Tengnoupal: In mid-March, three men were near a jewellery store in Myanmar’s border town of Tamu when the country’s military set fire to it. The three, one a goldsmith, the other a car mechanic, and the third a volunteer who was keeping watch over the neighbourhood, say they were caught completely off guard when the army turned on them.
“I heard that there was some commotion at the jewellery store. I lived around the area so I went to the store to see what it was about. But soon after I got there, they opened fire,” said the goldsmith.
The goldsmith sustained a bullet injury to the urinary bladder. The car mechanic, who happened to be near the store at the time, was shot near the spleen, destroying his digestive tract. The volunteer survived four bullet wounds — two in the legs, one on the wrist, and one in the chest — apart from internal bleeding due to the assault. The three watched as another bystander died on the spot after being shot.
Bleeding and fast losing consciousness, the men were taken by local residents to a hospital in Mandalay city but were brought back fearing military presence.
“We were in a serious condition. There was no option but to cross over to India; otherwise, we would have died,” said the volunteer.
All the Myanmarese nationals ThePrint spoke to wished to be unnamed fearing retribution when they return home. ThePrint is also not disclosing their location for their safety.
Though the official passage between Myanmar and India, which opens up into Moreh town in Tengnoupal district, has been closed for the last year, refugees from across the border have found other means to enter the country.
With nothing but the clothes on their backs, the three men have been stranded in Manipur ever since.
Hundreds like them — including members of the fallen government — are taking shelter in the state, which has been hesitant to provide any aid following an order from the central government.
While there is no government support, residents from the districts bordering Myanmar have stepped up, discreetly housing, feeding, and clothing refugees without batting an eyelid.
“We can’t turn them away. They are our brothers and sisters across the border. They want a democracy. What kind of democracy would we be if we also punished them for wanting what we have?” a resident housing refugees told ThePrint, requesting anonymity.
Surviving the coup
Myanmar has been in a state of turmoil ever since the military, officially known as the Tatmadaw, forcefully seized control of the state on 1 February, overthrowing the democratically elected Aung San Suu Kyi.
Thousands of people have since joined the Civil Disobedience Movement, or CDM for short, despite relentless bloodshed and violence, with some factions taking up arms to defend themselves against the military crackdown.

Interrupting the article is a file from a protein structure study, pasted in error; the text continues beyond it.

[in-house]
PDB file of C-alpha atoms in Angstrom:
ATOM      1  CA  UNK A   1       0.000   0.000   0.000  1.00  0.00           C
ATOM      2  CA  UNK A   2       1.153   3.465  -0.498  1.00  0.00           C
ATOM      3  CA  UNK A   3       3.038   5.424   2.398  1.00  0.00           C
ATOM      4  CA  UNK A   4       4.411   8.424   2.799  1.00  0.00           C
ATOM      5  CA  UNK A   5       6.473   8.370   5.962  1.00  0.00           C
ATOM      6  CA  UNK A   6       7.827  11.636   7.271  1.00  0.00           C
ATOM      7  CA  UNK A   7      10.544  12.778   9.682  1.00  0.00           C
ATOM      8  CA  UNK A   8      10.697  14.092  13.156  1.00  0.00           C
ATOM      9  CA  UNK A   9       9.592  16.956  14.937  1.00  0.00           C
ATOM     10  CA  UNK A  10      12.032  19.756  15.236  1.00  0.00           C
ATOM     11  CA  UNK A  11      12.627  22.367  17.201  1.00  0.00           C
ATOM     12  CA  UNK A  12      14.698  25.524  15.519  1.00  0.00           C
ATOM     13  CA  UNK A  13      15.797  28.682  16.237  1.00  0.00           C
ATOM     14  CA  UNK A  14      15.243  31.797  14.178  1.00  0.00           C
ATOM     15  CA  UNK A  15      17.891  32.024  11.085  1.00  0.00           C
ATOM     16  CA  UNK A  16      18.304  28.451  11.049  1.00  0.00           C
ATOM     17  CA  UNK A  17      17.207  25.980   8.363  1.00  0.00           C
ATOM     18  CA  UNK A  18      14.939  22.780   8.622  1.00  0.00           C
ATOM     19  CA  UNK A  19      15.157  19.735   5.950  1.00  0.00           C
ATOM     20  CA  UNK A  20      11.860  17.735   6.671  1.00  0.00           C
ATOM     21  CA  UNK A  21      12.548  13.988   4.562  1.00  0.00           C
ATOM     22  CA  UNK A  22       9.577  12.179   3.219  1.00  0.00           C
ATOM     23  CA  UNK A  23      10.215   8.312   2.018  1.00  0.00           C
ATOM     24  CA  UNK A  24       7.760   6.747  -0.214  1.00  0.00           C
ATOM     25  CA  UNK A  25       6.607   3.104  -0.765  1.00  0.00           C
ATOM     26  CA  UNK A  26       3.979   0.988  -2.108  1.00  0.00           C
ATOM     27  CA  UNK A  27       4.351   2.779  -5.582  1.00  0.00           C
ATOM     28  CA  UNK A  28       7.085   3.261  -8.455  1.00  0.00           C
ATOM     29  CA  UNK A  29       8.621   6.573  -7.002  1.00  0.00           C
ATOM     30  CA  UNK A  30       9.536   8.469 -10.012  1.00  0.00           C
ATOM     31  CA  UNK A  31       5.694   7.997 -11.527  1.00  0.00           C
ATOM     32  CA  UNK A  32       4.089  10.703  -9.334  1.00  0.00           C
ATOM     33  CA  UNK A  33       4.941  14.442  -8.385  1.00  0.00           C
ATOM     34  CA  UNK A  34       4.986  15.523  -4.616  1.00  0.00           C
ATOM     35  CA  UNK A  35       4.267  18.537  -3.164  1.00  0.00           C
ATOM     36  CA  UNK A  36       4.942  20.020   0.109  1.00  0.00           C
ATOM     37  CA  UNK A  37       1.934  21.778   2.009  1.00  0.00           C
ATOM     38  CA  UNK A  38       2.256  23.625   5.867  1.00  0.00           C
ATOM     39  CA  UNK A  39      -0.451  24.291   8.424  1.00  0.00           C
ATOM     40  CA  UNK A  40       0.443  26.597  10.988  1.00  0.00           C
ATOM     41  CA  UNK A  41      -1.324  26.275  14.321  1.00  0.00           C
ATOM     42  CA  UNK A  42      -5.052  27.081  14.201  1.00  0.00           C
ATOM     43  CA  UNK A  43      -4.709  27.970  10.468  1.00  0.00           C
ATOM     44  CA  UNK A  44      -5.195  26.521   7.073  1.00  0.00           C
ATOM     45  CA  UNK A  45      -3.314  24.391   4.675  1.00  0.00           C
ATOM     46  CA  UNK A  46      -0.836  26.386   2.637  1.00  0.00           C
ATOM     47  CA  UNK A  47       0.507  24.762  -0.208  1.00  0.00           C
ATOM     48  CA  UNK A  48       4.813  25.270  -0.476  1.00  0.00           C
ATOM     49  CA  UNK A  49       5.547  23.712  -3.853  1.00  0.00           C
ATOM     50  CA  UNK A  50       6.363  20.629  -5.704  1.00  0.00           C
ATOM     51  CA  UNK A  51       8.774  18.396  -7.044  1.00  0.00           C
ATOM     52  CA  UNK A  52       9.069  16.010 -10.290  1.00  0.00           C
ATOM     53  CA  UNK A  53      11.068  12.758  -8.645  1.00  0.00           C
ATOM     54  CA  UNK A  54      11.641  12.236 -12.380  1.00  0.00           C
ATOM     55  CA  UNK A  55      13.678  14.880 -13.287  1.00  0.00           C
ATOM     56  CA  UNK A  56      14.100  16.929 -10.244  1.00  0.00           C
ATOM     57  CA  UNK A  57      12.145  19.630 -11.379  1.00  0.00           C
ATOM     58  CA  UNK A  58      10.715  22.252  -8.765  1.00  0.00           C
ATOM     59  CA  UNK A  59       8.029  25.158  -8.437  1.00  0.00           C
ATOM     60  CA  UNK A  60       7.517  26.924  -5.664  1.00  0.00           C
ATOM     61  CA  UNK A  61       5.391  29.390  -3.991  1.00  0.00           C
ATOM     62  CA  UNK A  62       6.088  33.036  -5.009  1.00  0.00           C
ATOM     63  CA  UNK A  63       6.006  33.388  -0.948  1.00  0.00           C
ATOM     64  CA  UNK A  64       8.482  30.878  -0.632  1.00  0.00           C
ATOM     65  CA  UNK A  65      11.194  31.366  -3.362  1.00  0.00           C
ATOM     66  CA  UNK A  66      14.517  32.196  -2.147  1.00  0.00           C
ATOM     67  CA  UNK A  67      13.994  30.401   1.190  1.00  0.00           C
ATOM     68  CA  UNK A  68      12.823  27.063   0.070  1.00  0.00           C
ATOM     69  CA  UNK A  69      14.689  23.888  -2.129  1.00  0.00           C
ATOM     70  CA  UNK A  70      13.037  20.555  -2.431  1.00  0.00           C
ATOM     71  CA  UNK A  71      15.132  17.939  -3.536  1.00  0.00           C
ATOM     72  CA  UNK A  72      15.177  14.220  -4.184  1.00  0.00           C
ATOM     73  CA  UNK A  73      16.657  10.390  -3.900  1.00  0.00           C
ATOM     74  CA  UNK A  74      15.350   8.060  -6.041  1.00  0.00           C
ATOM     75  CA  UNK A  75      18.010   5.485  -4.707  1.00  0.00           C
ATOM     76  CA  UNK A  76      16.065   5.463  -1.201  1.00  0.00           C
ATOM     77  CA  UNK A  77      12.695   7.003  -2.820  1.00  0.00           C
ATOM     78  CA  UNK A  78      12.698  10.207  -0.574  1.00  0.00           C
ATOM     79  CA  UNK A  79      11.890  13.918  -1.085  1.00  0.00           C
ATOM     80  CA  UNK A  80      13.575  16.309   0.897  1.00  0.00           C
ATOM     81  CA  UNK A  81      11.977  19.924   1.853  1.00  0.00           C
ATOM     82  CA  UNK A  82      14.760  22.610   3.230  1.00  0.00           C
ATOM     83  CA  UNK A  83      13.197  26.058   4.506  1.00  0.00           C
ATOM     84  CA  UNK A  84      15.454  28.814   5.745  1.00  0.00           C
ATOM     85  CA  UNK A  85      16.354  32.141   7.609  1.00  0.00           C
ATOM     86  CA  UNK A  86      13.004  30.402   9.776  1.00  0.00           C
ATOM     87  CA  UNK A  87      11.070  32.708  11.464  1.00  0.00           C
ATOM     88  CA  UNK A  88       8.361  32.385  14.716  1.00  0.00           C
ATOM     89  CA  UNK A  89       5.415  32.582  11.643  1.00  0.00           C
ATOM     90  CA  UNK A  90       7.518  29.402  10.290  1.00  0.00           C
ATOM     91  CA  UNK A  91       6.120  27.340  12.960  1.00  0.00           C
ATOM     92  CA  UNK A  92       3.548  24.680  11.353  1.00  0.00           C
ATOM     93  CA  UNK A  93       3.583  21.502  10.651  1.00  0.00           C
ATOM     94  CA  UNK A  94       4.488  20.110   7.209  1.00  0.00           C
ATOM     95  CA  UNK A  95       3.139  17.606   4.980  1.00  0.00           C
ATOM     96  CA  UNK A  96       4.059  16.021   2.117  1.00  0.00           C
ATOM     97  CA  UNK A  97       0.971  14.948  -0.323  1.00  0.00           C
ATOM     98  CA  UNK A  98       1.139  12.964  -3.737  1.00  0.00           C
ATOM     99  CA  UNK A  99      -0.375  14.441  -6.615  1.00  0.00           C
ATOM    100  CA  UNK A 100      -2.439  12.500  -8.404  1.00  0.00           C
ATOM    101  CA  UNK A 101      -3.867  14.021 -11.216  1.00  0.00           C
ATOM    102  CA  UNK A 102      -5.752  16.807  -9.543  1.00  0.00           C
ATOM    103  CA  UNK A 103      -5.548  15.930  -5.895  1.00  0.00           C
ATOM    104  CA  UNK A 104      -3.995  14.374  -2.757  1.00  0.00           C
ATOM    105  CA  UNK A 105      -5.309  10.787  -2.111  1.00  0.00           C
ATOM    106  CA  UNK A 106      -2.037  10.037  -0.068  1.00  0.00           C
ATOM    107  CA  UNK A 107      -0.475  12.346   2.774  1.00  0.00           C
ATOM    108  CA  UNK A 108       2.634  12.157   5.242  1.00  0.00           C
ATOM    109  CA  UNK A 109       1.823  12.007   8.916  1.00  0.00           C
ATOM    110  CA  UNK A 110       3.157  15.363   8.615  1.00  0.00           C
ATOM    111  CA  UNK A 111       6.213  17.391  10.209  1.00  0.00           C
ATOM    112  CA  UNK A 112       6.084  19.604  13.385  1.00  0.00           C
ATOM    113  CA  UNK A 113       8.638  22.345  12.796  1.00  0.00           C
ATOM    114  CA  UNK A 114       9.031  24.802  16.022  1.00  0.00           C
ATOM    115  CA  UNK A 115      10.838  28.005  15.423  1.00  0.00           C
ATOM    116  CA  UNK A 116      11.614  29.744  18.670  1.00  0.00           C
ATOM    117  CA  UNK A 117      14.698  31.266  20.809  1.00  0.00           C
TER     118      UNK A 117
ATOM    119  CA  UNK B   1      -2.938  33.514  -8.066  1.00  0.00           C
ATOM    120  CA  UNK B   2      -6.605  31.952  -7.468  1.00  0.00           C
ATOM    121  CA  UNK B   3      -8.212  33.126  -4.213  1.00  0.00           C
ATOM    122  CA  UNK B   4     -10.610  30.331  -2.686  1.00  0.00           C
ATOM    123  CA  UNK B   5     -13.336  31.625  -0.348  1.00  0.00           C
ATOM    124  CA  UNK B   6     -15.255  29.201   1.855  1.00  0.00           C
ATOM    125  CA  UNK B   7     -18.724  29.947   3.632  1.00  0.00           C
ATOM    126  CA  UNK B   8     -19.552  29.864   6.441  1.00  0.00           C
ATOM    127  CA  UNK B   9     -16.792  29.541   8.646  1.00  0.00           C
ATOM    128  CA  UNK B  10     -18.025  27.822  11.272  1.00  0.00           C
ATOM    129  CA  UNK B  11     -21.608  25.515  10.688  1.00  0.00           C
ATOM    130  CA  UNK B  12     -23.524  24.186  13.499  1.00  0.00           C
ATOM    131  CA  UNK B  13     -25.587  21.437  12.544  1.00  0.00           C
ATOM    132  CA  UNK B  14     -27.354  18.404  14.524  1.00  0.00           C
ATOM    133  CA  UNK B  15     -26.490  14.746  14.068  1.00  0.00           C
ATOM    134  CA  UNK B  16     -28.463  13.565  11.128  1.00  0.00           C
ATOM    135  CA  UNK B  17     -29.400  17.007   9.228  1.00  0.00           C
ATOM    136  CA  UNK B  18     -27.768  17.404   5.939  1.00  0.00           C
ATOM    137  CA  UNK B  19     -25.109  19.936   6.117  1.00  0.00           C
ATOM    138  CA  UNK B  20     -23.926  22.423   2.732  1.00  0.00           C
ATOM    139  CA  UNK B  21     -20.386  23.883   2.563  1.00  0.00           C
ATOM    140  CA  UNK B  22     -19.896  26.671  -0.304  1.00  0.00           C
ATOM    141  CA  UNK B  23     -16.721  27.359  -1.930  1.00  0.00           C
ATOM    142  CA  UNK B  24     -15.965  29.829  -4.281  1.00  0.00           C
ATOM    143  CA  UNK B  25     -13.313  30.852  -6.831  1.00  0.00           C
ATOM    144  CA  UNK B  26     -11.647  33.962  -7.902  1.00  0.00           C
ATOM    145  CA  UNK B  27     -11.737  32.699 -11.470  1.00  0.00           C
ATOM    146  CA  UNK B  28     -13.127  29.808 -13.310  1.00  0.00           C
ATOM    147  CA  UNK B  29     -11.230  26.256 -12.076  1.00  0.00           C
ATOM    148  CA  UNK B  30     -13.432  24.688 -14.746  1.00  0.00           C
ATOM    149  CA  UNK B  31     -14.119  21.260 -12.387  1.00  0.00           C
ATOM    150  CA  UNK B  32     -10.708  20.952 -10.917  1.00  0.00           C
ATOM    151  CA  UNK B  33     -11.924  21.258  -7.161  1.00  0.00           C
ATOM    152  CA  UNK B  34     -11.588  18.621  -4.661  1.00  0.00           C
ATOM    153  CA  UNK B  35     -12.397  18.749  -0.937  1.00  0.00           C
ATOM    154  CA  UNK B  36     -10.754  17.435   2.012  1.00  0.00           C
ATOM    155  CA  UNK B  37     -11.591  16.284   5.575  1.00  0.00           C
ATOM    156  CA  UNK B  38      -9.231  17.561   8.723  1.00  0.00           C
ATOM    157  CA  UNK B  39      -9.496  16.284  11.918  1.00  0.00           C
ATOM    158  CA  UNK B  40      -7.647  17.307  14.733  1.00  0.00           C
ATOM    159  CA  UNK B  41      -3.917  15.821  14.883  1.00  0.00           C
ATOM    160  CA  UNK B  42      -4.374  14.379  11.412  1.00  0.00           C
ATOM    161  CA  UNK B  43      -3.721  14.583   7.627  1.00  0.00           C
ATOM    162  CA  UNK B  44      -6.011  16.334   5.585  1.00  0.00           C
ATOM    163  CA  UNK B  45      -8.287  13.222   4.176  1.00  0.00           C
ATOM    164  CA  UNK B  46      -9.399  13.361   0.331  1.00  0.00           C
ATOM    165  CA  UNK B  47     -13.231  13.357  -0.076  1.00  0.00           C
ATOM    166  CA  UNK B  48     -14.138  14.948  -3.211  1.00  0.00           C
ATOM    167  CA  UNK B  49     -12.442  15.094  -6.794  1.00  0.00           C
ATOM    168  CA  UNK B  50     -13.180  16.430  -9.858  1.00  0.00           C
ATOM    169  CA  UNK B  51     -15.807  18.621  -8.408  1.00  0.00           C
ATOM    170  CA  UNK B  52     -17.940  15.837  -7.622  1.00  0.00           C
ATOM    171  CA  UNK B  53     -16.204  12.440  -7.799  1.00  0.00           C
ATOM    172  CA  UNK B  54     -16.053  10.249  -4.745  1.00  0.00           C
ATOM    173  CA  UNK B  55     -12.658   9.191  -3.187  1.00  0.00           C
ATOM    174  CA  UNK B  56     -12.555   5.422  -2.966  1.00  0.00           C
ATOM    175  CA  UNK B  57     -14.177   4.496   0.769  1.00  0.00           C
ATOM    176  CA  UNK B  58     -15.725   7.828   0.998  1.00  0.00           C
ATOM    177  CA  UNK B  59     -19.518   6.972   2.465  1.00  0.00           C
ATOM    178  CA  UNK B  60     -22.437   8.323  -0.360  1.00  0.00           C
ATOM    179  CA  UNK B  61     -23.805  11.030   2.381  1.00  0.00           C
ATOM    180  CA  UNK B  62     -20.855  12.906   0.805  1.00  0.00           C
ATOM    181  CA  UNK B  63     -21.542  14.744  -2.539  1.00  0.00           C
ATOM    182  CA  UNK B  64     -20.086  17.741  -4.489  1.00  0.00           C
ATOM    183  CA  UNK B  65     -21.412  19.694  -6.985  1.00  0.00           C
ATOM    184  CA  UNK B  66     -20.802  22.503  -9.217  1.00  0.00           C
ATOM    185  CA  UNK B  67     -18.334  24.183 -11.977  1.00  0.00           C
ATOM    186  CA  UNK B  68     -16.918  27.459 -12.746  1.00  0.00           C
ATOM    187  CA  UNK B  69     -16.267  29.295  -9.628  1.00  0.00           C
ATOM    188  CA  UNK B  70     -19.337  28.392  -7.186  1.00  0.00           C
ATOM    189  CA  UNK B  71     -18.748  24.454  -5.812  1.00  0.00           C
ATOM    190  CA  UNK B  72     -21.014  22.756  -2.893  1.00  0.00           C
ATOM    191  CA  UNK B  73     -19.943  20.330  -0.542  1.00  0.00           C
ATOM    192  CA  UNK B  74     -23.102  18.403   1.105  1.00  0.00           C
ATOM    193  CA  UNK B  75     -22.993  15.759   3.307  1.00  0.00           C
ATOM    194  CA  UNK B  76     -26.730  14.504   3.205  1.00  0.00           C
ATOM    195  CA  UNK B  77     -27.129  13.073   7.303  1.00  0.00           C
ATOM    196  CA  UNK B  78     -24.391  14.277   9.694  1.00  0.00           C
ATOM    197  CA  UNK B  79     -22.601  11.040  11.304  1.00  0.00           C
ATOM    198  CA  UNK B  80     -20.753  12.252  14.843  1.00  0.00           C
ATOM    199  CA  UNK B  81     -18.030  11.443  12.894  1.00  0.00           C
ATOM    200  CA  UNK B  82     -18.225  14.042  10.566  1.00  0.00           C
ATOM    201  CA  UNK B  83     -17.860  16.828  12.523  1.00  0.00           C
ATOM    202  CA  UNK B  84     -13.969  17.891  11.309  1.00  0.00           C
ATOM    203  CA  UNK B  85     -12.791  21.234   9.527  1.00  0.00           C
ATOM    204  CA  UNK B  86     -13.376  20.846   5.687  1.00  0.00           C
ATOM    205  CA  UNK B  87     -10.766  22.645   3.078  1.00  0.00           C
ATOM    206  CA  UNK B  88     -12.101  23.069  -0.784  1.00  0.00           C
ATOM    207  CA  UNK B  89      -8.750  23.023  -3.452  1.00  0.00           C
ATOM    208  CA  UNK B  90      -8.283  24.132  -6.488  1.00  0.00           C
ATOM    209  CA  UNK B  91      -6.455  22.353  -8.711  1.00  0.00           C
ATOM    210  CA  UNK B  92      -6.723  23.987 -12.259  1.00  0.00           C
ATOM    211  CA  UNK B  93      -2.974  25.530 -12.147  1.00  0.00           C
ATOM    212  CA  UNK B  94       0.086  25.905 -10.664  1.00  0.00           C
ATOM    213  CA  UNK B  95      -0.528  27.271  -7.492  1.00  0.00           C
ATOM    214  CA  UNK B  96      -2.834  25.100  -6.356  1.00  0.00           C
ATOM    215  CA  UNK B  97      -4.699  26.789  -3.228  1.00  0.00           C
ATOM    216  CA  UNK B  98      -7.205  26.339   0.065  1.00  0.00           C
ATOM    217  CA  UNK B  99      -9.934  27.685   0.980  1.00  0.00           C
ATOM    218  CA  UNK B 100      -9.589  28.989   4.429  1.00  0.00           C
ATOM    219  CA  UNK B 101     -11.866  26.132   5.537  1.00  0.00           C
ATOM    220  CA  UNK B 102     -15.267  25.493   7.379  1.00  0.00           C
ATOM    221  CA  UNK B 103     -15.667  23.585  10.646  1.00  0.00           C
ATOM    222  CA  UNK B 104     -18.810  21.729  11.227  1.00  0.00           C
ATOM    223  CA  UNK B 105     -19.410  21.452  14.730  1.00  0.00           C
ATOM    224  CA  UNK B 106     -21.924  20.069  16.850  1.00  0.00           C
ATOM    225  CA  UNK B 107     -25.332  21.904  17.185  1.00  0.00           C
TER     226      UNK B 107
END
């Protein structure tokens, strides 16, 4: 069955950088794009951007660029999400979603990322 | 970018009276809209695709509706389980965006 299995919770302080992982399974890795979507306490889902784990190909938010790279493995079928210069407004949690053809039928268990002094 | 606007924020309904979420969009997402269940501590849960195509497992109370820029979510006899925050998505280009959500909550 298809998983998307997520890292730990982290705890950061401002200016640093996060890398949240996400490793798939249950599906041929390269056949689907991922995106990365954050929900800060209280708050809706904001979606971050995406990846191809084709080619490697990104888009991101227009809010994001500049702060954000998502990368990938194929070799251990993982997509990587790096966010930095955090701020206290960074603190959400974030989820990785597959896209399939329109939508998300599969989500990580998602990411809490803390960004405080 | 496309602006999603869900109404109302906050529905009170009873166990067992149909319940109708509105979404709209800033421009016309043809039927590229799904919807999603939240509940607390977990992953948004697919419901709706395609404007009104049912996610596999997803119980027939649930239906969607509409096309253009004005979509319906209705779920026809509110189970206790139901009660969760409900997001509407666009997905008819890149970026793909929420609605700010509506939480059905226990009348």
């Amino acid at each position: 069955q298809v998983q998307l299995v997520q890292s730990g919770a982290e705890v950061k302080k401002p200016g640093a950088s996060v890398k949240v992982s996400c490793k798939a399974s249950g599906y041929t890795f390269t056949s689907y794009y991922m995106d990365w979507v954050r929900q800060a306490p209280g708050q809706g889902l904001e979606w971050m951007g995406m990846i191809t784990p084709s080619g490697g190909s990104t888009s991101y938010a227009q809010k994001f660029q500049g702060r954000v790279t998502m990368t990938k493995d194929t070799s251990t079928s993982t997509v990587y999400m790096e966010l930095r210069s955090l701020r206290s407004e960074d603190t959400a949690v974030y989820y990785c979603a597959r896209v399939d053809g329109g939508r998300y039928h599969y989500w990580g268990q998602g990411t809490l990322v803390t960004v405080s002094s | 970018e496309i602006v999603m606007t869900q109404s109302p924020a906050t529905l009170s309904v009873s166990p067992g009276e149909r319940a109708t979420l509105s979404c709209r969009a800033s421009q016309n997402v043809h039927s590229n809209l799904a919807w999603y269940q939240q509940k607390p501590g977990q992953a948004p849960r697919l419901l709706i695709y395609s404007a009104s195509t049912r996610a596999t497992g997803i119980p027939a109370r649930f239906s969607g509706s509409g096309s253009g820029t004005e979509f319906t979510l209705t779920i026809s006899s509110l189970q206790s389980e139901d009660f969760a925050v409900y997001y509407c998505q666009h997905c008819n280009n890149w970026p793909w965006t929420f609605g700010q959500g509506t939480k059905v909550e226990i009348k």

According to the human rights organisation, Assistance Association for Political Prisoners (Burma), 5,370 people have been arrested, 1,963 charged with a warrant for evading arrest, and 934 killed by the junta as on 26 July.
Several of the refugees stranded in Manipur identify themselves as peaceful CDM participants with targets on their backs.
An administrative staff member of a leading university in Myanmar said he spent 10 days on the run before finally crossing the border, after the Tatmadaw occupied his university, firing bullets, destroying cabinets, and beating teachers.
“They have a list of our names, and mine is on it,” he told ThePrint. As a member of the CDM, the staff member said he not only participated in protests but also raised funds and organised food for other members.
“To survive, I went underground, switched cars multiple times, and stayed in friends’ homes before leaving the country, sometimes not leaving my room or eating for days,” he said. “Every ward has an informer, and I even had a close encounter once.”
A 20-year-old government high school teacher told ThePrint the Tatmadaw seized her voter ID and raided her home, forcing her to flee at the stroke of midnight. She made her way from her home in Homalin to Tamu, where she met her uncle and rode into Manipur on a scooter.
“I’m in touch with my family. They want me to stay here until things get better and it’s safe for me to return,” she said.
Safe from the Tatmadaw, the refugees must live their lives in secret in Manipur.
In March, the state government’s special secretary issued an order saying refugees should be “politely turned away.” Although the order was retracted following public outrage, the central government’s directives still stand and have largely influenced the state’s actions.